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The Licensing Bill now before Parliament, in whatever shape it may ultimately become law, has met as yet with but little opposition either in or out of the House. The hotel-keepers throughout the colony, noting the absence from the Bill of Local Option, eo far as that principle is likely to affect vested interests, seem to be content to let the measure take its course, and beyond one or two half-hearted remonstrances against the family hotel licenses and the conditions of club licenses they appear to be comparatively apathetic on the subject. In their opposition to the family hotel license most right-thinking men will be with them ; and we are at a loss to fathom what object Government had in view in introducing into their Bill such a palpably dangerous element. There are too many boarding-houses in the colony now with a not over pleasant reputation for propriety amongst police circles, and we have no doubt, were a good many of these to obtain power to dispense intoxicating liquor to their boarders, there would be brought about a state of things not at all to be desired. The only good thing that could possibly be said for this license would be, that it may perhaps prevent men living in these establishments, who who drank for drinking’s sake, from going elsewhere to get drunk ; and having got drunk at home they would be saved the danger of going to bed in the gutter, as many of them do, after their skinful at a properly licensed bar. In a “ family hotel,” licensed under this new Act, a sot of the kind we have referred to would probably be bundled off to bed by his landlord, and the police cell would be deprived of a tenant. But there are great evils indeed impending the adoption of the family license, and we are glad to see that its adoption is being stoutly opposed in Parliament. Take, for instance, the of Ashburton. No one will for a moment assert that the residents within these town belts have not plenty of facilities for quenching their alcoholic thirst in the numerous hotels that already exist, or that there is any necessity whatever for increasing these facilities by empowering every hoardinghouse in the town that chooses to apply for a “ fomily hotel” license to sell liquor to bona fide residents within them. We do not for a moment mean to insinuate that such licenses would be abused by these boarding-houses. We would hope that our boarding-house keepersareabetter class of men, and would be perfectly trustworthy ; but still the facilities for drinking would be increased by such licenses, and that is not at all desirable. Then, again, there are boarding-house keepers in the colony,—many of them, too—who are not trustworthy; who would eagerly clutch at the opportunity for “shebeening” that the family hotel license would afford, and the result in all probability would be that a crop of midnight hells might spring up, and become as fruitful a source of blackguardism and crime as has ever yet been discovered. The fact of their being under police supervision is no guarantee against the mischief they would do. Regarding the club license, we cordially agree with the opposition raised by the publicans against the exemption of these establishments from police supervision. We fail to see on what principle of fairness a club ought to be allowed exemption from police supervision while family hotels are not. The new Bill proposes to limit the sale of liquor in these “family” hotels to only bona fide members of the household, for such, we presume, permanent lodgers in a family hotel may fairly claim to be. The sale of liquor in a club is also restricted to the members of it, but there is nothing to prevent a very large business being done among those who are only visitors to the family hotel and to the Club, and surely if police supervision is necessary in the one case, it is also necessary in the other. We are glad to observe that the Dunedin publicans contend for the extension to the Club of this supervision, and also that the principle of local option should apply to it. They go further, and demand that wholesale licenses should only be granted after they have run the gauntlet of public opinion under the principle of local option. Taking the Bill as a whole, and without referring further to what we may consider its faults —and it is not free from faults—we look upon it as a measure of the most liberal and progressive tone on the subject of the Licensing Laws that has yet been attempted by any Government. Parliament too, seem to be in earnest for licensing reform, and both-sides of the house seem to agree with the main principles of the Bill, more especially' with that of local option, which, with existing licenses exempt from its operation, seems to have thoroughly won popular favor, and on that head at least our teetotal friends may be credited with having scored a point.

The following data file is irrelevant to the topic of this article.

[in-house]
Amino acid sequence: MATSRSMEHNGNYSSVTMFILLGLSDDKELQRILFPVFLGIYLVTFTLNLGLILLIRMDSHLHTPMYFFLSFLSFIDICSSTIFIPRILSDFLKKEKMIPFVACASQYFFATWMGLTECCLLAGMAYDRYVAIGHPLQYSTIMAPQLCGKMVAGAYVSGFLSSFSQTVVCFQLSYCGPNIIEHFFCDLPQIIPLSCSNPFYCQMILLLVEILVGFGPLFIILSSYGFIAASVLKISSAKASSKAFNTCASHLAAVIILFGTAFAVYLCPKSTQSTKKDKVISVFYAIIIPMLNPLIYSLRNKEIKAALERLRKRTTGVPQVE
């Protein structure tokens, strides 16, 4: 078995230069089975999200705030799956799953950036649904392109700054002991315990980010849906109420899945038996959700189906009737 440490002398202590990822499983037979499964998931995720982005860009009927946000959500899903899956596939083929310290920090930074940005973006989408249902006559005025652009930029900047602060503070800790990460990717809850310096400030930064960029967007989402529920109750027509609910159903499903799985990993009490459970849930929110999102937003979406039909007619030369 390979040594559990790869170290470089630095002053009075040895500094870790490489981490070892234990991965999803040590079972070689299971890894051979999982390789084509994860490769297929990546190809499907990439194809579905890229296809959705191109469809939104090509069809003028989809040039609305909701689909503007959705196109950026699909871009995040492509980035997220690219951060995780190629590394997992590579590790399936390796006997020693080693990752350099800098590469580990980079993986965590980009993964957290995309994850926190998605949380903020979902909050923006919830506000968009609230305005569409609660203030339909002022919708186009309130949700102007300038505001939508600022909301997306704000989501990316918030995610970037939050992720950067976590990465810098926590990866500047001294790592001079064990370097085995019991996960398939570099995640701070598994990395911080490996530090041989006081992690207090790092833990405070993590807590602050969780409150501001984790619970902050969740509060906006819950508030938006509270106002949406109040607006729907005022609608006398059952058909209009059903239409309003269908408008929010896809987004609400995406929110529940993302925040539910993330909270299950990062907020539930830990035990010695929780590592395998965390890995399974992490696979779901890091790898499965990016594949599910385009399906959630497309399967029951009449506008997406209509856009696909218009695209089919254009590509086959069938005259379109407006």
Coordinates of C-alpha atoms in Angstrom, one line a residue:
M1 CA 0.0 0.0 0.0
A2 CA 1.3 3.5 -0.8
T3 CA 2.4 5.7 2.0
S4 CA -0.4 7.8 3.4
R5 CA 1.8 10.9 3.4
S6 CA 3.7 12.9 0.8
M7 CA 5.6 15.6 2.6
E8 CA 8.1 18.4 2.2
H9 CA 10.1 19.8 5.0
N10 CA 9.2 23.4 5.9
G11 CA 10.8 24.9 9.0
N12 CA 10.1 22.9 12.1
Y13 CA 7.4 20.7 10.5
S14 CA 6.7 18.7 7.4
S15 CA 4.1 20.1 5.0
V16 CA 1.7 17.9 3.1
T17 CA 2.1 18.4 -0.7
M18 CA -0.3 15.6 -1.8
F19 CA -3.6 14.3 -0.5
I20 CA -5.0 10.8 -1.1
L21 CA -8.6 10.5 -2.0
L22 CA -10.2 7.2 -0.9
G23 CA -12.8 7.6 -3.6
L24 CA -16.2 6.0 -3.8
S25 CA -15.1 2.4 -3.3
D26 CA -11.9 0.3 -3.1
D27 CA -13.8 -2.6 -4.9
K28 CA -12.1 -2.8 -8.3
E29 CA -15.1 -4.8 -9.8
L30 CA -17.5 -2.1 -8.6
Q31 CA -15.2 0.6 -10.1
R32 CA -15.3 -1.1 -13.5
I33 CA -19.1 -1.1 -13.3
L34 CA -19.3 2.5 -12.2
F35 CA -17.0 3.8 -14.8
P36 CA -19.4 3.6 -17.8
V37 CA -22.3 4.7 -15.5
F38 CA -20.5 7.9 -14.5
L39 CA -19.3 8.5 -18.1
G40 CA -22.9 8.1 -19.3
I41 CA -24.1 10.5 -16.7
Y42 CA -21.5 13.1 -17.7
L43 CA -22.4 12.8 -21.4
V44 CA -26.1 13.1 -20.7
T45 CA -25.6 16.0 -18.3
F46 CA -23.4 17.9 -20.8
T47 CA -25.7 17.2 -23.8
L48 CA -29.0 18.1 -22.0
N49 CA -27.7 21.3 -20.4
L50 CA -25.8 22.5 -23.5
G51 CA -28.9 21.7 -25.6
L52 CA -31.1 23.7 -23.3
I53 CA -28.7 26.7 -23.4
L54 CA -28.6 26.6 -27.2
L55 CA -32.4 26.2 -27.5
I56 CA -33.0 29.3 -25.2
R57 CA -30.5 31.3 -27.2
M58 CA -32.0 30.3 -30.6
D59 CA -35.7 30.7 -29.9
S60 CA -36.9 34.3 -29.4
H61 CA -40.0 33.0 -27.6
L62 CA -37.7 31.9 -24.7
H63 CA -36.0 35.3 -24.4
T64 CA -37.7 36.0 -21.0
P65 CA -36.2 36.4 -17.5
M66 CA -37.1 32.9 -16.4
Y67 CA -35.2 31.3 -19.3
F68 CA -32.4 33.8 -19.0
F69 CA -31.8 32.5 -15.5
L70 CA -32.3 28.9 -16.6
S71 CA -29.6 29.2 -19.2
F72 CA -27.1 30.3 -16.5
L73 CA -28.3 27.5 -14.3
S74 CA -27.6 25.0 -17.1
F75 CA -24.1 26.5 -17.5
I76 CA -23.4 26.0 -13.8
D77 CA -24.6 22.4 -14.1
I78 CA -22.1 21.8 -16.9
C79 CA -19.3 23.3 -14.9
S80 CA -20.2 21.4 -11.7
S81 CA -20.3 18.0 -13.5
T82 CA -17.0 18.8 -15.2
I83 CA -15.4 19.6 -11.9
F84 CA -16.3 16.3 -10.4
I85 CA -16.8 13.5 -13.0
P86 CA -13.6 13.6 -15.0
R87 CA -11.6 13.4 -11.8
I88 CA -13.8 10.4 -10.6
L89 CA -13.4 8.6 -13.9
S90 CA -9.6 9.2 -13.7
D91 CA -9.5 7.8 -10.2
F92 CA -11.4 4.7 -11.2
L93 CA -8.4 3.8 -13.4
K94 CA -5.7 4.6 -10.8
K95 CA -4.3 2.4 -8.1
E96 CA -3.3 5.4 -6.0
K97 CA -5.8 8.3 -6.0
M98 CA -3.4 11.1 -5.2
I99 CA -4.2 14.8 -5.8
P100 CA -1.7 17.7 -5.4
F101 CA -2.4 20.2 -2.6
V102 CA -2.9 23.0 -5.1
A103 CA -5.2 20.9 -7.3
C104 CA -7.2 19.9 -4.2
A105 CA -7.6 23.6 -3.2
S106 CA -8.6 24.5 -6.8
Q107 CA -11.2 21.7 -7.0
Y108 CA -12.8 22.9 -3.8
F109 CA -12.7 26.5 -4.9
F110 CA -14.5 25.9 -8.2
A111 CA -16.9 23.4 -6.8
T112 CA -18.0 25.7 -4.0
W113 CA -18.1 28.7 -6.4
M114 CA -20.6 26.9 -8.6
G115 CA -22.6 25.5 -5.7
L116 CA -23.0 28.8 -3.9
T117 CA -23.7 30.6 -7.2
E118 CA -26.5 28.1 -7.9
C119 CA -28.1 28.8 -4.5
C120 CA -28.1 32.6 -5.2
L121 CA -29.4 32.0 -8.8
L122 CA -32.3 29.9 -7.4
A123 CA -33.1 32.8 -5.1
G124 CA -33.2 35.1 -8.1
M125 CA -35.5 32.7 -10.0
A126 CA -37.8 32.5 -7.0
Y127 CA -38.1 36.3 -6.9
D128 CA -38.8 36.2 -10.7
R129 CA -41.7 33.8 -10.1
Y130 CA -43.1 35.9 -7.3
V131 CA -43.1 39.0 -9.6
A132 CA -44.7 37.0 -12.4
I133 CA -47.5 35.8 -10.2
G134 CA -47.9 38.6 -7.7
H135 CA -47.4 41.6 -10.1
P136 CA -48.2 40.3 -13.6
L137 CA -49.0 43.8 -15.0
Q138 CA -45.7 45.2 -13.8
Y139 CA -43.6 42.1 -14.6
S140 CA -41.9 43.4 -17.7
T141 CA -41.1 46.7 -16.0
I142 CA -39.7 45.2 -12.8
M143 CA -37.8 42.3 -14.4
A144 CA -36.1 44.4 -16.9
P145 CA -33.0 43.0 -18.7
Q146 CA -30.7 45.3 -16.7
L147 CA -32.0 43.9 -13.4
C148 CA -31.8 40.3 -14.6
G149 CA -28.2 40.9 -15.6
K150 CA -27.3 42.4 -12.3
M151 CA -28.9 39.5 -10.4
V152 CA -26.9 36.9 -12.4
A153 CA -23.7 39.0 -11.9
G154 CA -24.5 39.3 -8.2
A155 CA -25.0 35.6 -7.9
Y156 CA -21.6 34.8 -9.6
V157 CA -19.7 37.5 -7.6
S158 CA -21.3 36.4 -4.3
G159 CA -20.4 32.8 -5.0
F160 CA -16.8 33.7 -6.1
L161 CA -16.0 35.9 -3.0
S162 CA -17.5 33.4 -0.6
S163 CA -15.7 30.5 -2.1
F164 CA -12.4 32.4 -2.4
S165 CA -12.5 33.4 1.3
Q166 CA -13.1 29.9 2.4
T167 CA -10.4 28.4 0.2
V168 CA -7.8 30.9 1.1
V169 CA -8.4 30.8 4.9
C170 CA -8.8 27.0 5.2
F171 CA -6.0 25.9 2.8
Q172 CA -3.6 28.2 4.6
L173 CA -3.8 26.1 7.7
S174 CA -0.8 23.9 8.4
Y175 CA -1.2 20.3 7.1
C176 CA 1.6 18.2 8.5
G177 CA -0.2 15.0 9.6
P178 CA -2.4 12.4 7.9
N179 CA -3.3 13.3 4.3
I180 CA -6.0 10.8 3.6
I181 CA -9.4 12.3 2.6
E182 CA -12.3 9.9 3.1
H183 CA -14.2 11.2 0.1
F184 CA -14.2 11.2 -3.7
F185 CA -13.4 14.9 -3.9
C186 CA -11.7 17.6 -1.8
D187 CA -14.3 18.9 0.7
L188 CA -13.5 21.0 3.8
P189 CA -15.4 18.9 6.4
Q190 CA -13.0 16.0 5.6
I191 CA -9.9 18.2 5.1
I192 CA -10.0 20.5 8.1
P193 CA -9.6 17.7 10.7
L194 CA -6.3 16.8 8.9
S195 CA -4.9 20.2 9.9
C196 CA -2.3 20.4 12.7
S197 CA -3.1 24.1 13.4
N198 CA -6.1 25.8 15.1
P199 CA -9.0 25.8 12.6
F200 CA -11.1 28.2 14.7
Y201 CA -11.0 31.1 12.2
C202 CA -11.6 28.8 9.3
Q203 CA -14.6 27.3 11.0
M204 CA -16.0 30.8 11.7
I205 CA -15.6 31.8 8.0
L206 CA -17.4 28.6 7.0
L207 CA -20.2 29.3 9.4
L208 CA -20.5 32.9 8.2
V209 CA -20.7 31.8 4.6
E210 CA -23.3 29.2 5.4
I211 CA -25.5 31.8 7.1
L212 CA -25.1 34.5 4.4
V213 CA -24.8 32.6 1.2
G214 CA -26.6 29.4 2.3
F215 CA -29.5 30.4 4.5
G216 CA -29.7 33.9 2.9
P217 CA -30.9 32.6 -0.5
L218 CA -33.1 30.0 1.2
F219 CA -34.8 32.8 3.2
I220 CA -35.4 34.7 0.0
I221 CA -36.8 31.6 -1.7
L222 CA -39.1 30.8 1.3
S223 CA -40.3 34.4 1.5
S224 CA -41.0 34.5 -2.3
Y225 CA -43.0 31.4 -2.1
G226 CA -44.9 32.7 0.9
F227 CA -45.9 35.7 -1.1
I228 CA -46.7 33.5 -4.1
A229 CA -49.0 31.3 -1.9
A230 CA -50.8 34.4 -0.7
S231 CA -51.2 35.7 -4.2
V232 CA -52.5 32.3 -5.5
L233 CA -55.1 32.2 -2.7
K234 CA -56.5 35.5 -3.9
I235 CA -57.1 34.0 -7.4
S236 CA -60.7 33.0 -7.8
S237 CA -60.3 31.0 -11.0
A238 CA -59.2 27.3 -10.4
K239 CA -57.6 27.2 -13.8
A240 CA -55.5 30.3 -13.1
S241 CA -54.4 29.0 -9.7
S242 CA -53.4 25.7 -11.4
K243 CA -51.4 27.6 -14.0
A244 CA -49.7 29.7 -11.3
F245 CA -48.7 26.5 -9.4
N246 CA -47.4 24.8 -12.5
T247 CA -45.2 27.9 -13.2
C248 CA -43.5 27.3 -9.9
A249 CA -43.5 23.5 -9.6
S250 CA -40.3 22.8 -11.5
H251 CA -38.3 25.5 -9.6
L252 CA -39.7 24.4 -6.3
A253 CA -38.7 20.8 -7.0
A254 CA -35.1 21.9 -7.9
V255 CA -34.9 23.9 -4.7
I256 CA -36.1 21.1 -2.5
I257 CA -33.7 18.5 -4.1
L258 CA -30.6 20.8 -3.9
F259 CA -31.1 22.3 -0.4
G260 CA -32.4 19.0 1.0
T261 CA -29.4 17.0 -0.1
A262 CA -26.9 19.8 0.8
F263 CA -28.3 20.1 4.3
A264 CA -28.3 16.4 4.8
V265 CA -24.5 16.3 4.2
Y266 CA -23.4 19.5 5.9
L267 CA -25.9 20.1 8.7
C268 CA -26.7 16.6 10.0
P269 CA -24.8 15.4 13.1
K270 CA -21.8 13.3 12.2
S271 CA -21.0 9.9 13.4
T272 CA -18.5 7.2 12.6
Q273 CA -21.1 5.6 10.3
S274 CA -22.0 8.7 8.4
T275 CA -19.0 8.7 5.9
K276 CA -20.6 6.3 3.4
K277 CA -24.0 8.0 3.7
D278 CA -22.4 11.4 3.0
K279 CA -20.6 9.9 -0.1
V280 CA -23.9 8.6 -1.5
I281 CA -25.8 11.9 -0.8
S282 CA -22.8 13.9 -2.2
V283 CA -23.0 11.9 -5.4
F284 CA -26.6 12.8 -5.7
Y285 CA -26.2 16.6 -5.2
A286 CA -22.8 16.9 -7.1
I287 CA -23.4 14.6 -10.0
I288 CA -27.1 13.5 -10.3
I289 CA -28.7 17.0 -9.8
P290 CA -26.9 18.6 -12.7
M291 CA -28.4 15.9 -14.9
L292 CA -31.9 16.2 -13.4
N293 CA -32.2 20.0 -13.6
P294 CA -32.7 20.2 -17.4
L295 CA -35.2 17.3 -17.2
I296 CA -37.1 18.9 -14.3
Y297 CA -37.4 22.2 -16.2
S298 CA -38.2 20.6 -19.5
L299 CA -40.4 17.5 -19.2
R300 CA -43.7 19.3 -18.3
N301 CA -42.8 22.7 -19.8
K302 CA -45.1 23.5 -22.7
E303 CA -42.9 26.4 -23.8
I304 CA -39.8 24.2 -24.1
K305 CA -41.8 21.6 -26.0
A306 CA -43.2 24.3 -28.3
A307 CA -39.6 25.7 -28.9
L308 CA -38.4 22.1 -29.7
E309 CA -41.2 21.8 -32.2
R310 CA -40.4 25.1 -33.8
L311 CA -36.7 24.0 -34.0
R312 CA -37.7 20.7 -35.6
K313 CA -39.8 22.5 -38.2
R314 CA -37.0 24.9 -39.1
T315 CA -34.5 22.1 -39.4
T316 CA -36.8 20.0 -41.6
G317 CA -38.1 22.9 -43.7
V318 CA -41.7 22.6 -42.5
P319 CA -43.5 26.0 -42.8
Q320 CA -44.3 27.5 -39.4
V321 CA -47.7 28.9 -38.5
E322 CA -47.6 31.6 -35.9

New School District. —The boundaries of the proposed new school district of Hinds are published elsewhere. School Wanted. — The Winslow people are to hold a meeting to-night to see about getting a school established in the township. Remanded. —The case against Benjamin Corrie for alleged sheep-stealing was called upon yesterday at the R.M. Court, and the accused further remanded till Tuesday. The Unemployed. —The unemployed in Christchurch have issued an appeal to the public for work, and urging that the soup kitchen only reaches one section of the people. The Committee invite subscriptions. Tenders. —ln another column are given officially the prices of the various tenderers £jr the building of additions to the stabling at the Upper Ashburton Road Board office—Messrs Baker and Brown’s tender having been accepted, at L 55 ss. Road Closed. —Mr. W. B. Compton, Clerk to the Mount Hutt Road Board, notifies the closing from the 10th of June, of the road leading through sections 15380, 7325, 26683, 1324, and 7245, in the Mount Hutt Road District. The Ashburton County Waterworks Bill. —The Bill amending the County Waterworks Act of 1879 has been introduced in the House by Mr. E. G. Wright, M. H. R., as also the Malvern Water-race Transfer Act, 1878, Amendment Bill. Vagrancy. Joseph Beirara was brought before his Worship yesterday charged with having no visible means of support, but on the application of Constable Warring, the case was adjourned until Tuesday next. A Dust Storm. —Pedestrians whose duties or engagements led them forth into the streets" of Ashburton about nine o’clock last evening, were unpleasantly reminded of the fierce nor’-westers which passed over the township some eighteen months since, by the clouds of dust and strong wind which prevailed about that hour, and with more or less force all the night through. Accidents. —Yesterday Mr. Donald McLean, manager of the Lagmohr station, had the misfortune to sustain a very nasty accident on the bridge. Riding over, his horse slijiped on the damp timber of the bridge floor, and both horse and rider came heavily to the ground. Mr, McLean had his left shoulder dislocated by the fall, but he was able to ride to Dr. Stewart’s house, where the joint was sot.— While a young lad named Hepburn, belonging to the township, was driving the horse at a chaff-cutting machine at Leamington, a few miles up the river, he got his footcaught in the cogs of a horse-power. The small toe was severed, and the others seriously damaged. Dr. Stewart thinks the whole fore part of the foot will require to be amputated. Railway Bicycle. —The Yankees are always ahead in matters mechanical. On Thursday we had an opportunity of witnessing one more step forward they have made. It was a bicycle intended for the use of railway inspectors of the way, and it is astonishing how easily a man astride this new kind of bicycle can get up “ steam” to a speed of from sixteen to twenty miles an hour. The legs of the rider having nothing to do in the act of propulsion, as is the case with the ordinary road bicycle, the whole work being done by the hands and arms, and the motion of the body is exactly the same as that in rowing. The machines will be found exceedingly useful to inspectors, who can now mount a bicycle and reach a distant working ground or weak spot in the line without having to wait the most suitable train. Drunk. —A man named Joseph Brown, charged with being drunk and disorderly, was brought before Mr. Guinness at the R.M. Court yesterday, and had nothing to say in defence of bad conduct. Constable Farmer gave evidence to arresting Brown outside the Eoj'al Hotel. There were several previous convictions against Brown, who on giving his Worship a pledge that he would immediately go to some work which he had in view outside the township, was let oft’ with a fine of 10s. or forty-eight hours’ imprisonment. The Assault Case. —Mr. Ireland, who appeared j-for the accused Mahoney in the assault case which was adjourned last Court day to allow of Constable Smart being present to give evidence, asked permission from his Worship yesterday to put the complainant, Lucas, in the box for the purpose of asking him one question. Lucas having been sworn, in reply to Mr. Ireland, stated that he had never made any offer to Mahoney to compromise the case instead of bringing it into Court. The only thing which he had done was to render his account to Mahoney, and request a settlement. Constable Smart being absent at the Supreme Court sittings at Timaru, Mr. Guinness further adjourned the case until Tuesday next. Con. Croft. —Any of our readers who may have resided in Wellington, or have even passed through that city, will doubtless remember the irrepressible Cornelius Croft, whose untimely death has been announced in our telegrams. “ Con.” was one of the characters of the Empire City, and for many years past has been the premier bellman and billsticker of the place. Although addicted to an undue use of ardent spirits, Con. was of a goodnatured disposition, and had no worse enemy than himself. His abilities were of no mean order, and it is a sad pity that his educational attainments were not used in a way more conducive to his own interests, as well as to those of his fellowcitizens. Some of the Wellington schoolboys, who found out that Con.’s knowledge of Latin was beyond their own, and perhaps equal to that of their tutors, were wont to engage the old man in a matter which was perhaps less honorable than ’cute. On special occasions, when a hard Latin translation had to be given into the schoolmaster next morning, and the evening was required by the lads for some recreation of a particular kind, Con. was interviewed by the boys, and for a half-crown would with ease reduce the difficult task to intelligible English, and the relieved urchin would only have to transcribe it into his own handwriting. Some very amusing stories are told of this ecentric individual. He had a keen eye to the ridiculous, and on one occasion, seeing an unfortunate fellow-citizen lying on his face in one of the by-streets, overcome by the heat' f the sun, or perhaps more likely with a too indulgent use of alcohol, Con quietly went up and posted a large bill, which he had with him, on the unconscious form of the inebriate, announcing that he would be put up that day for public auction. Pluck Rewarded. —Two Dunedin constables, Townsend and Colhorne, have received Ll.O each for their plucky conduct in capturing Butler. Sunday Trading. —The Christchurch R.M. yesterday again fined “ Wicked Marks” ss. for selling fruit on Sunday, and this time ordered him to pay expenses amounting to 255. Up.—The Auckland publicans have raised the price of beer to Gd. per pint. What will bo the rise on liquor in places like Ashburton, where the drinks all round are sixpence a drench. Infanticide. —The woman Matthews, who recently gave birth to a child on the banks of the Avon, the body of which infant was afterwards found in the river, has been committed for trial on a charge of infanticide. Mr. Joyce made an eloquent appeal on behalf of prisoner, rousing the Court to such a pitch of enthusiasm that . they applauded him. Great sympathy is felt for the accused.